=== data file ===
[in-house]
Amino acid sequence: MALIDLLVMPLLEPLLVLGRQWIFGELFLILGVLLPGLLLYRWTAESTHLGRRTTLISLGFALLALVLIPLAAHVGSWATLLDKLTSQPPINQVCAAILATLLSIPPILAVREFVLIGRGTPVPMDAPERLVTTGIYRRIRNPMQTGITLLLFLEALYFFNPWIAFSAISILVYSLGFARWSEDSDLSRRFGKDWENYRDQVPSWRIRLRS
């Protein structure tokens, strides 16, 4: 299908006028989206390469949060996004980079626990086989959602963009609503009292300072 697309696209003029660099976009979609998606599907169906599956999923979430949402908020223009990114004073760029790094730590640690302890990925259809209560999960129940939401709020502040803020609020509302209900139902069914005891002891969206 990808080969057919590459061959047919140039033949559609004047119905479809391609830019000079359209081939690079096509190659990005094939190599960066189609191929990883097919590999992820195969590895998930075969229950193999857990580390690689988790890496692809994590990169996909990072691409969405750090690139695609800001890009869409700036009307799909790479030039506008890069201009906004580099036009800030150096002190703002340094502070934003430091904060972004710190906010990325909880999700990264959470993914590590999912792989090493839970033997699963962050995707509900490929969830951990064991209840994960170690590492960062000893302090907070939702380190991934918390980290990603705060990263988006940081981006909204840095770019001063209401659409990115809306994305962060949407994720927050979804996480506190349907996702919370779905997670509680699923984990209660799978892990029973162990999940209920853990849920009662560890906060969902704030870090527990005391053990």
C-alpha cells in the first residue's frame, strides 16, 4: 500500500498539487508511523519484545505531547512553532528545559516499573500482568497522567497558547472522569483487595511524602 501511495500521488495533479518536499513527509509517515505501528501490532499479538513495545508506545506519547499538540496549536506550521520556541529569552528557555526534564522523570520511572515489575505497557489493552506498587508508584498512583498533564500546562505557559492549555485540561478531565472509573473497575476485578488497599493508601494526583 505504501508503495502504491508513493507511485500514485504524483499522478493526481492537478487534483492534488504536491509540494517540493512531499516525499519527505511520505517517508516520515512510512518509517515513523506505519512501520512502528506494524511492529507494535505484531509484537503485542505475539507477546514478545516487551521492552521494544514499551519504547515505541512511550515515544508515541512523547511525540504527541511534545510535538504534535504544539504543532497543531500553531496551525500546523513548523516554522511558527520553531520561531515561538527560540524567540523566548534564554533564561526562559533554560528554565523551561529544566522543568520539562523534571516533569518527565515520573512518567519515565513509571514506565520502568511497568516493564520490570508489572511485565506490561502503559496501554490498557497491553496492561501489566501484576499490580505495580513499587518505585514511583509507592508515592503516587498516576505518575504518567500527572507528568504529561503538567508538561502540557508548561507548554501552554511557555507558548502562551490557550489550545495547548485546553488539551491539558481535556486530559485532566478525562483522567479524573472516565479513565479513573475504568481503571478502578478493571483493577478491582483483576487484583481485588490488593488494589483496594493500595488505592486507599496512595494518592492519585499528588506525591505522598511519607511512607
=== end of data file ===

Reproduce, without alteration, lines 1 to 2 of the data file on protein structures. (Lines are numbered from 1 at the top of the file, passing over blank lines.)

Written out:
[in-house]
Amino acid sequence: MALIDLLVMPLLEPLLVLGRQWIFGELFLILGVLLPGLLLYRWTAESTHLGRRTTLISLGFALLALVLIPLAAHVGSWATLLDKLTSQPPINQVCAAILATLLSIPPILAVREFVLIGRGTPVPMDAPERLVTTGIYRRIRNPMQTGITLLLFLEALYFFNPWIAFSAISILVYSLGFARWSEDSDLSRRFGKDWENYRDQVPSWRIRLRS